5 Takeaways from Forrester’s Data Literacy Report
Following the recent publication of the Forrester Research report Building Data Literacy: The Key to Better Decisions, Greater Productivity, and Data-Driven Organizations, the Data Leadership Collaborative looked at five implications the report spells out for data leaders.
Tableau commissioned Forrester Consulting to build this report based on surveys in ten countries comparing responses of 1,000 analytics leaders and a 1,000 employees at organizations with more than 500 employees. The survey explored the organizational issues, challenges, and benefits of data literacy efforts, skill-building, and the creation of a data culture.
Here are some of the takeaways for data leaders:
1. As a data leader, it’s critical to identify whether you have a data literacy blind spot in your organization.
The Forrester report shows that some leaders who think they're building data literacy in their organizations have a blind spot, since their employees may not agree. This opens up considerable risk to the organization, especially because nearly 70% of employees are expected to use data heavily in their jobs by 2025. “Data literacy as a shift in mindset can’t be an afterthought,” notes Wendy Turner-Williams, DLC Advisory Board Member. “It must be prioritized by leaders to instill the necessary skills into an organization’s culture.”
2. Data leaders must expand data literacy training beyond data science and advanced analytics teams to more general business users.
Previous research in this area sponsored by Tableau reveals that although universities have made some progress in data skill development for their students, particularly in business school settings, students who come into companies with liberal arts educations still show a resounding lack of data skills with little plan to develop them on the job. The 2021 research shows that 86% of HR employees 87% of marketing employees, and 90% of IT employees believe that basic data skills are important or very important to their role.
Yet even in companies with training, Tableau Senior Evangelist Ashley Howard Neville, notes, “the reality is we actually throw people into training way too early. Whenever you’re learning something new, you need to build a mind map of concepts and conceptual understanding versus jumping right into how to use the tool.” She adds that internal communities that focus on real-world case studies can be invaluable. “Internal communities actually allow us to start building our data vocabulary in a way that is less intimidating. I can sit and listen while I eat my lunch to someone else talking about how data was impactful in the organization, and I can use that to build my data acumen.”
3. Data leaders should actively gather input from employees on data training and education, since only 16% will volunteer this feedback.
Do today’s employees speak up if they’re not getting the data training they need? The Forrester report shows otherwise. “Not only is the research saying employees want data training and they’re not getting it,” says Howard Neville, “it’s telling us that employees aren't speaking up that they want and need this training.” This puts the onus on data leaders to ask employees directly if they feel they have the data skills they need to excel in their jobs.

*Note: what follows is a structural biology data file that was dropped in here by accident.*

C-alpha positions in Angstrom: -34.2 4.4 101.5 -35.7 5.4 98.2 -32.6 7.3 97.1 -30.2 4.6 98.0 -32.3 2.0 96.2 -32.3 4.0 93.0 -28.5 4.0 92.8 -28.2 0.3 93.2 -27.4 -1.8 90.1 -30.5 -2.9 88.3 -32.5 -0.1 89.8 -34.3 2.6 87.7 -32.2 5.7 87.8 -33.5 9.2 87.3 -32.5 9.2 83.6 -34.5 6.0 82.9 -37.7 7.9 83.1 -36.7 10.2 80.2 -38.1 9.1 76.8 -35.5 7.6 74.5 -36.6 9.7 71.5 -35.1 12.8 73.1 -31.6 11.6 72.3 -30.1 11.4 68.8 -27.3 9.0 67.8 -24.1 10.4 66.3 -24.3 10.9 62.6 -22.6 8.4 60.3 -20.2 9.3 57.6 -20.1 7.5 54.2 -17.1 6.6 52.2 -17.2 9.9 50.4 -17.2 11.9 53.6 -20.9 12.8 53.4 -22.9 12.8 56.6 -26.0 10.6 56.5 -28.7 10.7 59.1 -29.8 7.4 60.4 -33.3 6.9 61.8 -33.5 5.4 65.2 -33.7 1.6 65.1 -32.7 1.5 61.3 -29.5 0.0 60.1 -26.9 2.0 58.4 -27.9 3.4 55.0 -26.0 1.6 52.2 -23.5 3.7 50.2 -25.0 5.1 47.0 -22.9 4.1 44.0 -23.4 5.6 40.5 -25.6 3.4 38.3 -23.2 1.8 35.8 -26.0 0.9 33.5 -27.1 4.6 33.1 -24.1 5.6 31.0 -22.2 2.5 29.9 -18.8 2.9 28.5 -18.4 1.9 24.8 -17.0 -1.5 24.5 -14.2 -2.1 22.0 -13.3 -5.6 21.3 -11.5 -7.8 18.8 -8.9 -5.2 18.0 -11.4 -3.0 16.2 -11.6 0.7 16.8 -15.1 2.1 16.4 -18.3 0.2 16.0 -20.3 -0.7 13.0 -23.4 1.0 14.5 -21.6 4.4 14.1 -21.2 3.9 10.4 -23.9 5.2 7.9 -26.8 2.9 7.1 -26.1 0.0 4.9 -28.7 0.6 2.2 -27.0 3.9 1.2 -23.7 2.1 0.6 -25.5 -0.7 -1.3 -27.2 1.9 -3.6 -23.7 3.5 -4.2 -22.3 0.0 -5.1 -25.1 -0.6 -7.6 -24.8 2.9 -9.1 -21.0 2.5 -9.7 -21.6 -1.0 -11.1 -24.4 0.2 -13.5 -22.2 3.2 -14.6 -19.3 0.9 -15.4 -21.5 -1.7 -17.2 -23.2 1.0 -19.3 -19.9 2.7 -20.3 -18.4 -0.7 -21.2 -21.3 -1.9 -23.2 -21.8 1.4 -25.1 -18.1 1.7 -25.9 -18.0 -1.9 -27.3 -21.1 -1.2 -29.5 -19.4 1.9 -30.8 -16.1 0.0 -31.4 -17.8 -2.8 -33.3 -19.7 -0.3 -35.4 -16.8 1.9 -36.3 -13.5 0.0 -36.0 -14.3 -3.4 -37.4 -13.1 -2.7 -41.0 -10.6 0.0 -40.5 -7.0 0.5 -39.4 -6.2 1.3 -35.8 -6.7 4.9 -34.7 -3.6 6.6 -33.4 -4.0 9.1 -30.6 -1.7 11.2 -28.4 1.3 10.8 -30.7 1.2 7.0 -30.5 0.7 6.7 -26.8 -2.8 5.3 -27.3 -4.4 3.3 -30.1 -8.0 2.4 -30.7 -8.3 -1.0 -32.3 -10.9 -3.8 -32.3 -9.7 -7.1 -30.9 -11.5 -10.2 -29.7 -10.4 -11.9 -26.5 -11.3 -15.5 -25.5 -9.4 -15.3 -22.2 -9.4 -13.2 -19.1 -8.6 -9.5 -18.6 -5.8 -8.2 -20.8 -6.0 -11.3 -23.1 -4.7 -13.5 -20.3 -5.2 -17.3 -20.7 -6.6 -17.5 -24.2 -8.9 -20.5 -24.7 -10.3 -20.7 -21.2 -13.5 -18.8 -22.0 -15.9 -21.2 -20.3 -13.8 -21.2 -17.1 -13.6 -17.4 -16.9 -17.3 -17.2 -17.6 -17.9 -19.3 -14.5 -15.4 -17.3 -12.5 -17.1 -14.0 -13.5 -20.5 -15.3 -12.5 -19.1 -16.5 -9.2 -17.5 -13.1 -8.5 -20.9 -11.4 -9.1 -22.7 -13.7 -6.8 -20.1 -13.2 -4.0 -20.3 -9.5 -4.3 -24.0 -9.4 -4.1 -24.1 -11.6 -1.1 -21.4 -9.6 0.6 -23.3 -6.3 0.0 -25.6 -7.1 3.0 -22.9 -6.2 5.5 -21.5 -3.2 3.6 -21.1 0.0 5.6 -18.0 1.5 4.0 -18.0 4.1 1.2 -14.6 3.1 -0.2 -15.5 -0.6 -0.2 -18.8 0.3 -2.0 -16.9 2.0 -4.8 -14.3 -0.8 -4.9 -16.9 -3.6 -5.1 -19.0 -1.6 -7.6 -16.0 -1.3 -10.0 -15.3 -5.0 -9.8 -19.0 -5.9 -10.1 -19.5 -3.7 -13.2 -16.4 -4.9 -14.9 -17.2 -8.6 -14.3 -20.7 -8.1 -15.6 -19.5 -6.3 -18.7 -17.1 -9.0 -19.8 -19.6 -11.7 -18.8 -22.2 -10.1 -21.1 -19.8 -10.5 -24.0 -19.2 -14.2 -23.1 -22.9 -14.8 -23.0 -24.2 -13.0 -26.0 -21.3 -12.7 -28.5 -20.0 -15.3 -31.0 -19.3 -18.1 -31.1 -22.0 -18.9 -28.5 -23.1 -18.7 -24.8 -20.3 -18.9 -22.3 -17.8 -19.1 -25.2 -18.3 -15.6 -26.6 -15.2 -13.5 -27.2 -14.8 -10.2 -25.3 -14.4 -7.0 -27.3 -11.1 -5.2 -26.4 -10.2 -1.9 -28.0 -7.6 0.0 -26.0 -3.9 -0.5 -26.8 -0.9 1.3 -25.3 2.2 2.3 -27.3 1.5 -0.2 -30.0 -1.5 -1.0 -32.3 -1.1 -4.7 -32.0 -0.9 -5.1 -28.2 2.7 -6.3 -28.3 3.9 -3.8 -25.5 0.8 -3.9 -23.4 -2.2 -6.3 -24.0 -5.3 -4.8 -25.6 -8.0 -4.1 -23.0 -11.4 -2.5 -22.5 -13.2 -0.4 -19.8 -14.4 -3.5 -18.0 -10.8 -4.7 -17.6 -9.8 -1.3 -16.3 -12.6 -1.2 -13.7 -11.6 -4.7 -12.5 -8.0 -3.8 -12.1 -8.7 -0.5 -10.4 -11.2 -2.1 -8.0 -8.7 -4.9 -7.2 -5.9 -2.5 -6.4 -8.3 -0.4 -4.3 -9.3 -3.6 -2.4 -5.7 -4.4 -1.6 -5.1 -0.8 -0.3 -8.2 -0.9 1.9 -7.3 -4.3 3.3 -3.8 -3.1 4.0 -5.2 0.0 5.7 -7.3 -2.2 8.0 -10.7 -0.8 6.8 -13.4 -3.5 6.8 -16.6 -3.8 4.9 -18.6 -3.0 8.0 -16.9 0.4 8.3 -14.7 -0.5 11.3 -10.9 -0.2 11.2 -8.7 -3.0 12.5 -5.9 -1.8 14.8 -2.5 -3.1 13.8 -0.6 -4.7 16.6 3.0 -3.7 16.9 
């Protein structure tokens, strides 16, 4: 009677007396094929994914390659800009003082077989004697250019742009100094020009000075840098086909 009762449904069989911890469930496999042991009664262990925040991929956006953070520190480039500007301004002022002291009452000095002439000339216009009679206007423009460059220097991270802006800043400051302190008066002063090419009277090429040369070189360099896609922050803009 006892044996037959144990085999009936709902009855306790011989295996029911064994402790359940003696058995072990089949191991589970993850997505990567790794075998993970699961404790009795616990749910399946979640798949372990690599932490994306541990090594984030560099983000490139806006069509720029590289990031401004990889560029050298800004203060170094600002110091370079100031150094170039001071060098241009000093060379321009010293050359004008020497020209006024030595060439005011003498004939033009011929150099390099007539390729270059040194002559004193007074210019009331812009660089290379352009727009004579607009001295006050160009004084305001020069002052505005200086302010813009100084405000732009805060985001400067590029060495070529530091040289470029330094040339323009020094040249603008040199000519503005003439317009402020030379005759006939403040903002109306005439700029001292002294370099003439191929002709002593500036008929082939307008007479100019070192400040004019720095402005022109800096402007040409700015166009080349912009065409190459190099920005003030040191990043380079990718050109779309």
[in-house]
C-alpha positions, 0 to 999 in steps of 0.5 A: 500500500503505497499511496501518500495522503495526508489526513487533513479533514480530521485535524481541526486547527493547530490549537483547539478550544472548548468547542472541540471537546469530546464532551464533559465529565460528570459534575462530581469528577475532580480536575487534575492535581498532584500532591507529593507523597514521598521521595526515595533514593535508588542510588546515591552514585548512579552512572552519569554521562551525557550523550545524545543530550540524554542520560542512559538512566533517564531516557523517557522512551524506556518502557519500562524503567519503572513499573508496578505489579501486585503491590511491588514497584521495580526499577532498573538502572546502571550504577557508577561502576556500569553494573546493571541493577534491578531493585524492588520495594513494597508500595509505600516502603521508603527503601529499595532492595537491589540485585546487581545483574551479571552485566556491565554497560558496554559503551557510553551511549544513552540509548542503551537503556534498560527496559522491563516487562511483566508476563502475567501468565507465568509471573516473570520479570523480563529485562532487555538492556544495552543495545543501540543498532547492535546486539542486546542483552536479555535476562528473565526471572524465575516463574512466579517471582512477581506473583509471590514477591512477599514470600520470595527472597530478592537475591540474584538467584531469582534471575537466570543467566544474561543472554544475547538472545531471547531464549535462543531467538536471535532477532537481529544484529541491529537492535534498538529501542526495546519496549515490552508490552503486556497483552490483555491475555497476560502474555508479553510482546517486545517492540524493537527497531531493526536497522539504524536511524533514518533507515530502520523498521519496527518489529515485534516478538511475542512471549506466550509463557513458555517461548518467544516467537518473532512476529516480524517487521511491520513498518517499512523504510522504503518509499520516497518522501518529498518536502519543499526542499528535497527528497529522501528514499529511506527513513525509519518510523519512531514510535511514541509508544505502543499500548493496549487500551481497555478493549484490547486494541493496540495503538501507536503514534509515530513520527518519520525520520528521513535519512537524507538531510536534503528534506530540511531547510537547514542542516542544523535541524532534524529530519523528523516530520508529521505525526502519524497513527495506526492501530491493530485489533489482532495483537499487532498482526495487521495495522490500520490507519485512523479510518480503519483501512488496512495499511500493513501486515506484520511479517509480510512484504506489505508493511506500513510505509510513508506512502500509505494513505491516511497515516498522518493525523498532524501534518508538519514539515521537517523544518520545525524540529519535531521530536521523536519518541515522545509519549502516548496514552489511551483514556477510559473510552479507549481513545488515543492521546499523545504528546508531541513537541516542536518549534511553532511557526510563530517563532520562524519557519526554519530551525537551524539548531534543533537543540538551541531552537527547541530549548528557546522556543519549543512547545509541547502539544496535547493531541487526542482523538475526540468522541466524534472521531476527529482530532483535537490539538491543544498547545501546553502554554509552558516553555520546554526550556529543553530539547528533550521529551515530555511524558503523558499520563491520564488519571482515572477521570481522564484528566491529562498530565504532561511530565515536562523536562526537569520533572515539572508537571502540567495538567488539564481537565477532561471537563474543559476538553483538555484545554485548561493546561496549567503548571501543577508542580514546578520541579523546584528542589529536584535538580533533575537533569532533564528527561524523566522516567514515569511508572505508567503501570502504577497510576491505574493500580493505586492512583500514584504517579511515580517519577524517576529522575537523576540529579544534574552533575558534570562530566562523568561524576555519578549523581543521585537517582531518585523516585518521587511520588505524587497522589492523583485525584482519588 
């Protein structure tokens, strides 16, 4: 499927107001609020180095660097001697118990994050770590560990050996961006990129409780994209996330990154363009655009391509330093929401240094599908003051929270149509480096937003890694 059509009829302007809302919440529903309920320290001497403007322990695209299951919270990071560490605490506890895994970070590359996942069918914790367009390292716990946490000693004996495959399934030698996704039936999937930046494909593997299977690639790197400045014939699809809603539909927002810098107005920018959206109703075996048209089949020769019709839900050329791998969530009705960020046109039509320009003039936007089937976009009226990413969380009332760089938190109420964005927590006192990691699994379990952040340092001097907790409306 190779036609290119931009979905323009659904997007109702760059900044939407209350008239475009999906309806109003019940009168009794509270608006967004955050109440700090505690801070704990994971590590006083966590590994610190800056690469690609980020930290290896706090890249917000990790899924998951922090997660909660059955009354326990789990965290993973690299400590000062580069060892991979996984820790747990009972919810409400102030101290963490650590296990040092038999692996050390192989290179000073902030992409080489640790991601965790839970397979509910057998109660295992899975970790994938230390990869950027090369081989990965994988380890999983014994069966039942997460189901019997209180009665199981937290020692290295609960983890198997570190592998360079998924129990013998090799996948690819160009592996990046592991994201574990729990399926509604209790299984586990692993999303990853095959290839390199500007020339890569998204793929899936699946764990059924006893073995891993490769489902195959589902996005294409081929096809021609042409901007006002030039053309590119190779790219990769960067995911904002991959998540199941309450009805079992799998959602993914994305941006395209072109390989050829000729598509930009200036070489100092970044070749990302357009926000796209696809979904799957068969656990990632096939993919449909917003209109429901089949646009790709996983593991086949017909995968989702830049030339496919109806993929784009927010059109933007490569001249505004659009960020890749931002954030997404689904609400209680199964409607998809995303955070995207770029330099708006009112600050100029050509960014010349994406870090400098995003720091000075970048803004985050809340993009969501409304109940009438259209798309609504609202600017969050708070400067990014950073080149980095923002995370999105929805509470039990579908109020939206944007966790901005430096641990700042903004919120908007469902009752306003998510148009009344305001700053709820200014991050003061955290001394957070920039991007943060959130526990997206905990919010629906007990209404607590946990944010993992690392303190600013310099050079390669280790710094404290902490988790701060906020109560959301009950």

4. Employees will become increasingly disengaged if you don’t take data literacy and data skills seriously.
The Forrester study shows that if organizations aren't meeting employees’ expectations around data access and data training, they are more likely to go to companies and organizations that are meeting these needs. More than 80% of employees with high data skill satisfaction are likely to stay with their current company for the next five years, versus 53% with low data skill satisfaction. This is particularly concerning, Howard Neville notes, because data leaders “are not only opening themselves up to valuable employees leaving, but they’re also opening themselves up to a lot of employees who are checked out and don't care about having an impact anymore because they don't believe their company believes they can.”
Howard Neville adds that “companies that value data skills and giving employees access to data are the organizations that also value what their employees have to say, because they know that it's backed by data and not just anecdote.”
5. There is a direct cause and effect between increasing data literacy initiatives and making technology investments pay off in a more meaningful way.
Finally, even if you’ve made wise investments in data technology and infrastructure, the Forrester research reveals that organizations can make much more of their investments by launching specific data initiatives. How many is enough? “If we go back to previous research,” Howard Neville says, “we know that the 8% that are doing data literacy and culture well have seven different initiatives to engage employees in improving their data skills. These include lunch & learns, internal conferences, data days, viz competitions, and technology training camps. So if you want to accelerate the returns on your investments, it's really by focusing on data literacy.”
The Forrester research shows a 39% gap between leadership’s perception of employee data literacy and employees’ own perceptions of it.
Explore all the data sets in the Forrester research by country, department, industry, revenue and more at tableau.com.